The Bank of England, following the results of the first meeting in 2023, raised interest rates by 50 basis points to a target of 4.0%. At the same time, the BoE reduced stocks of assets held. It now totals almost 838 billion pounds, compromising 826 billion of UK government bond purchases and 11.5 billion of sterling non-financial investment-grade corporate bond purchases. In general, the BoE fully justified traders' expectations, at least in terms of formal decisions. But as for further prospects, the bulls were disappointed with the central bank.
First, the central bank lowered its inflation forecast for the first quarter of this year to 9.7% (previously expected to rise to 10.1%). At the same time, the central bank improved its forecast regarding the depth of the decline in the British economy. If earlier economists of the central bank expected a decline in UK GDP by 0.6% in the first quarter of 2023, now a more modest decline is expected at 0.3%.
Secondly, the BoE has changed the wording of the accompanying statement. In particular, the central bank abandoned its previous instruction that the central bank would need to act "decisively". The text of the February final communique says that further tightening of monetary policy will be required in the event of a "steady increase in price pressure." That is, if the central bank sees signs that inflation will – a) remain too high; b) remain high for too long.
Remember that the consumer price index for December reached 10.5%: it has been consistently declining for the second month in a row. The CPIH all goods index similarly came out in the red zone – with a forecast of growth to 13.9% (YoY), it came out at 13.4%. There is also a two-month downtrend.
Bailey didn't help the pound
Against the background of the downward dynamics of inflation, as well as amid the softened rhetoric of the accompanying statement, it can be assumed that the interest rate has already reached its peak (which is much lower than the expected final level of 4.5%). The central bank made it clear that if inflation does not resume its growth, but rather shows a downtrend, the issue of the next rate hike will be decided on a case-by-case basis. It is noteworthy that when journalists asked BoE Governor Andrew Bailey if the rate had reached its peak, he answered somewhat vaguely, but in general did not refute such an assumption. He made a reference to the text of the accompanying statement, drawing attention to the fact that the central bank has changed the phrases that were previously used. Bailey told reporters in a press conference: "The change in language reflects a turning in the corner, but it is very early days."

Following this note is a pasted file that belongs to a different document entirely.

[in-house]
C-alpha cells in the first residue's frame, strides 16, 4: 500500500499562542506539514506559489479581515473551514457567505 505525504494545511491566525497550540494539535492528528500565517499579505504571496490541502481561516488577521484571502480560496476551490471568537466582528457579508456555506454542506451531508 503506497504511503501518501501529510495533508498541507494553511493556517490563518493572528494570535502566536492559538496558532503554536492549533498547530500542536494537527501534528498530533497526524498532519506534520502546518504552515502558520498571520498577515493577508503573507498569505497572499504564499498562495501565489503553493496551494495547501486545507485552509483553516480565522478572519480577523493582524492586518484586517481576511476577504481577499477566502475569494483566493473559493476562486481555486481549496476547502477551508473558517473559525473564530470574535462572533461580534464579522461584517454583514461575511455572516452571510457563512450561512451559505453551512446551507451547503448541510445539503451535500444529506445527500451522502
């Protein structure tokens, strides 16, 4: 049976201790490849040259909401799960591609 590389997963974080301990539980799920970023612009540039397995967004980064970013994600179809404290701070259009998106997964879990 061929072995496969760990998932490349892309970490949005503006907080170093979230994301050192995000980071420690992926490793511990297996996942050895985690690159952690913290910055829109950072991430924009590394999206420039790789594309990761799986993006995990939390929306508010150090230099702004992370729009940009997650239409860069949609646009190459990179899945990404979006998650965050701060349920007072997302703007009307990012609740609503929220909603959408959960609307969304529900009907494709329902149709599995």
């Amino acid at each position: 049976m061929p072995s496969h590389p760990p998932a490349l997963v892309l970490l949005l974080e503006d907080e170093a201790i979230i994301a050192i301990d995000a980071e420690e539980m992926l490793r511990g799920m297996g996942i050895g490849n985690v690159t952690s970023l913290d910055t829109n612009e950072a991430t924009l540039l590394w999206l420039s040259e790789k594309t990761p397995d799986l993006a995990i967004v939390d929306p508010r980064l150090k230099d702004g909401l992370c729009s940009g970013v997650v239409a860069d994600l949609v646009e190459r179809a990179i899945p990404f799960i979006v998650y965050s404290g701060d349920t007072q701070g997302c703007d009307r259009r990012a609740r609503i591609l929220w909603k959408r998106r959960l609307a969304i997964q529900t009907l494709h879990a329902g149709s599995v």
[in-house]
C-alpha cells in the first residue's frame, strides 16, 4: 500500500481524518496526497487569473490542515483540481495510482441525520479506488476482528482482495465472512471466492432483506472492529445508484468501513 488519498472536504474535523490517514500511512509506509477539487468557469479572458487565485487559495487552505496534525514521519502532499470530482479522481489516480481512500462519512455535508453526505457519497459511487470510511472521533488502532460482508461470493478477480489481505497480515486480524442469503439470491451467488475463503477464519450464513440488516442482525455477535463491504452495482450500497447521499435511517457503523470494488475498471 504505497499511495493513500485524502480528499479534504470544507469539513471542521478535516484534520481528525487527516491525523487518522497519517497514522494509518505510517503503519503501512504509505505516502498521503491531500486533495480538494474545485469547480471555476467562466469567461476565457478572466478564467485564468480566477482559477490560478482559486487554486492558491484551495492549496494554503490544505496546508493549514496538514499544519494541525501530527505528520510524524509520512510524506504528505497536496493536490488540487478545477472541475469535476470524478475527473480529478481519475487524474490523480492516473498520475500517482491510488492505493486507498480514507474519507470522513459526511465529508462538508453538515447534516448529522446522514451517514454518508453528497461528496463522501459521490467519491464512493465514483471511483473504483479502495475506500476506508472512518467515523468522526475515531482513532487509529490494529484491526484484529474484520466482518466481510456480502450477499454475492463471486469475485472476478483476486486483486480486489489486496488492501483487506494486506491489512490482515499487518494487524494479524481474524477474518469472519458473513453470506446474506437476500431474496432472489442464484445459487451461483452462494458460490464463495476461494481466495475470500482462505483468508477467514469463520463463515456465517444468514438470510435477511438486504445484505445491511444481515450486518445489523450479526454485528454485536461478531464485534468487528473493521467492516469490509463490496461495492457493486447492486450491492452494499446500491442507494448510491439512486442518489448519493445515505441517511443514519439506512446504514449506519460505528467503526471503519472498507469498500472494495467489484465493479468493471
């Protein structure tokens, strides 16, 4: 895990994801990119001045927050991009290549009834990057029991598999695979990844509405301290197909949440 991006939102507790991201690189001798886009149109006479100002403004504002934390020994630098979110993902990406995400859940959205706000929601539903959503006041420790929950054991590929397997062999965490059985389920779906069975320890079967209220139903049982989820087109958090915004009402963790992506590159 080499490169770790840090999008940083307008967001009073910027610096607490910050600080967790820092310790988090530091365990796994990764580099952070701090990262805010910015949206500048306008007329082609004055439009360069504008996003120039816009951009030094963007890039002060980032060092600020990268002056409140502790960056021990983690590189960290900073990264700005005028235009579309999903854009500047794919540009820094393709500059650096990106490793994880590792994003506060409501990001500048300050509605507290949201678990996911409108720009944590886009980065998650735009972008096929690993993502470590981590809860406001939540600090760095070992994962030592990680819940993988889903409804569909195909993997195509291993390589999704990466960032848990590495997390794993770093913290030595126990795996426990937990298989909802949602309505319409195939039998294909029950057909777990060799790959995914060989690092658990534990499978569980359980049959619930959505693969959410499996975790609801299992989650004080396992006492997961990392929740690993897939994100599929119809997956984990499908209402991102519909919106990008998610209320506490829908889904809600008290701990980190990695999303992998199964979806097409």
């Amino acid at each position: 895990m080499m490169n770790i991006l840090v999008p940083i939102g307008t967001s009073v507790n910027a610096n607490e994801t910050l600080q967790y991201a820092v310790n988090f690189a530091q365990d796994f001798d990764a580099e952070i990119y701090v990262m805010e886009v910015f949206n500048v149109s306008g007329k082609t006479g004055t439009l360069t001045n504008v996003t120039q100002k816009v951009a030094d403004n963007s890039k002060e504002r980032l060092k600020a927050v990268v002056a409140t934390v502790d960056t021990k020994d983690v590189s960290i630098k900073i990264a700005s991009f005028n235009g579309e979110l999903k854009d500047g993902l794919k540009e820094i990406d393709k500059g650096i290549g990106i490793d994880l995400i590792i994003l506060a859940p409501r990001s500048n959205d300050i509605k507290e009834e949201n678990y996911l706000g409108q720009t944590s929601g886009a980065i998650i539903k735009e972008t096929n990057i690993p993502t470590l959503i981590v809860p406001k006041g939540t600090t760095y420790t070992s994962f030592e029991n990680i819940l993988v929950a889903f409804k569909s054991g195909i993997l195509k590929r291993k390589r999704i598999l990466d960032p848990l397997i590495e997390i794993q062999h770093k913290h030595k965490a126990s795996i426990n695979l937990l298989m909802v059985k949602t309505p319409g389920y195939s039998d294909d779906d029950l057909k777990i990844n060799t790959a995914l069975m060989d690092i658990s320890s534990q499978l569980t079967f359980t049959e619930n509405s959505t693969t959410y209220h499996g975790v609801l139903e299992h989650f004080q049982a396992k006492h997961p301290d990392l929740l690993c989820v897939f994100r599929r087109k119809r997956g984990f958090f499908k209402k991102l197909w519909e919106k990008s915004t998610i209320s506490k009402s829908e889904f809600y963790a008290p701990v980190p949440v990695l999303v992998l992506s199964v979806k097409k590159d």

Commenting on the latest release on the growth of the consumer price index, the head of the BoE said that according to the forecasts of economists of the central bank, inflation in the UK will continue to decline this year, "and decline quite sharply." The updated forecast assumes that price growth will decline from the current 10.5% (y/y) to "less than 4%" by the end of 2023. But in 2024, inflation should fall "significantly below the target of two percent."
There are a few more moments, so to speak, of a "dovish stance". Unlike the Federal Reserve, the BoE did not refute rumors that the central bank may resort to a rate cut at the end of 2023. Bailey only noted that if the economy develops in accordance with the central forecast, then the central bank will have to reassess.
In addition, we should not forget that at the February meeting, two members of the Committee - Silvana Tenreyro and Swati Dhingra - once again voted against raising the interest rate. In their opinion, the central bank "has already done enough" to curb inflationary growth. They voiced a similar position at the previous December meeting.
Apparently, the BoE is approaching the end of its current rate hike cycle. Bailey does not say this outright, but his references to the rather mild wording of the accompanying statement speaks volumes. The updated central bank forecasts, as well as the actual divide in the Committee, also suggest a dovish bias. If inflation in Great Britain continues to show a downtrend, we'll face the crucial question: will the BoE decide to raise the rate again or stop at 4.0%?
In general, the results of the February meeting were not in favor of the British currency. The pair updated its two-week low, but stopped at around 1.2240. Traders are forced to reckon with the weakened dollar, which does not allow the bears to realize their full potential. If the greenback becomes stable, the downtrend is likely to resume with the nearest target at 1.2140. At this price point, the bottom line of the Bollinger Bands indicator coincides with the upper limit of the Kumo cloud on the D1 chart.